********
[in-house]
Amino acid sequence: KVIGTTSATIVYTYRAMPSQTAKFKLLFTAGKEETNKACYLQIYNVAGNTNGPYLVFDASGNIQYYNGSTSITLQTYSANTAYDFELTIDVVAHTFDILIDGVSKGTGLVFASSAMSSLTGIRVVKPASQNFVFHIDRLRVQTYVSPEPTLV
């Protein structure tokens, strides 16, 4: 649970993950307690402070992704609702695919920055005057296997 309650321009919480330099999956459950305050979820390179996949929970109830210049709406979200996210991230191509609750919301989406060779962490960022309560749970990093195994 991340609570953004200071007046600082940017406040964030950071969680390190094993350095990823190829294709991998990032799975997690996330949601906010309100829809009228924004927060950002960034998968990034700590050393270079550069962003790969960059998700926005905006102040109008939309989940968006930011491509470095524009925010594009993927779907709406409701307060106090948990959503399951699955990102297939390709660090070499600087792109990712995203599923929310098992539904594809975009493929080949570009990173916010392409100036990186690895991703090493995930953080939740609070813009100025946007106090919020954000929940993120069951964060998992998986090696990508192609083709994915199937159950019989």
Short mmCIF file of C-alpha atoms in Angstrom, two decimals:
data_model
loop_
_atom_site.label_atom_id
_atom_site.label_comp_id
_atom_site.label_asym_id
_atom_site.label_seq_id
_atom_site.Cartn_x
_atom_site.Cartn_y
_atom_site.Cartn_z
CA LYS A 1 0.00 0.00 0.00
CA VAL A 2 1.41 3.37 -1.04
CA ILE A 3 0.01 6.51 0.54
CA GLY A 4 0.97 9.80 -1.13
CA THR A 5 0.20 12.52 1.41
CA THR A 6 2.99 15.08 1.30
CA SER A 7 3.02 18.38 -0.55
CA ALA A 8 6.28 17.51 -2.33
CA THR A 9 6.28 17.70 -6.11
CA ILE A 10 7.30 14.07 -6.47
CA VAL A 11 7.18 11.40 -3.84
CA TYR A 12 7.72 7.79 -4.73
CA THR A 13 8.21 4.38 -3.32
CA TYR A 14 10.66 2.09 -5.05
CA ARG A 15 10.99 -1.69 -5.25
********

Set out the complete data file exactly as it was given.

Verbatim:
[in-house]
Amino acid sequence: KVIGTTSATIVYTYRAMPSQTAKFKLLFTAGKEETNKACYLQIYNVAGNTNGPYLVFDASGNIQYYNGSTSITLQTYSANTAYDFELTIDVVAHTFDILIDGVSKGTGLVFASSAMSSLTGIRVVKPASQNFVFHIDRLRVQTYVSPEPTLV
């Protein structure tokens, strides 16, 4: 649970993950307690402070992704609702695919920055005057296997 309650321009919480330099999956459950305050979820390179996949929970109830210049709406979200996210991230191509609750919301989406060779962490960022309560749970990093195994 991340609570953004200071007046600082940017406040964030950071969680390190094993350095990823190829294709991998990032799975997690996330949601906010309100829809009228924004927060950002960034998968990034700590050393270079550069962003790969960059998700926005905006102040109008939309989940968006930011491509470095524009925010594009993927779907709406409701307060106090948990959503399951699955990102297939390709660090070499600087792109990712995203599923929310098992539904594809975009493929080949570009990173916010392409100036990186690895991703090493995930953080939740609070813009100025946007106090919020954000929940993120069951964060998992998986090696990508192609083709994915199937159950019989």
Short mmCIF file of C-alpha atoms in Angstrom, two decimals:
data_model
loop_
_atom_site.label_atom_id
_atom_site.label_comp_id
_atom_site.label_asym_id
_atom_site.label_seq_id
_atom_site.Cartn_x
_atom_site.Cartn_y
_atom_site.Cartn_z
CA LYS A 1 0.00 0.00 0.00
CA VAL A 2 1.41 3.37 -1.04
CA ILE A 3 0.01 6.51 0.54
CA GLY A 4 0.97 9.80 -1.13
CA THR A 5 0.20 12.52 1.41
CA THR A 6 2.99 15.08 1.30
CA SER A 7 3.02 18.38 -0.55
CA ALA A 8 6.28 17.51 -2.33
CA THR A 9 6.28 17.70 -6.11
CA ILE A 10 7.30 14.07 -6.47
CA VAL A 11 7.18 11.40 -3.84
CA TYR A 12 7.72 7.79 -4.73
CA THR A 13 8.21 4.38 -3.32
CA TYR A 14 10.66 2.09 -5.05
CA ARG A 15 10.99 -1.69 -5.25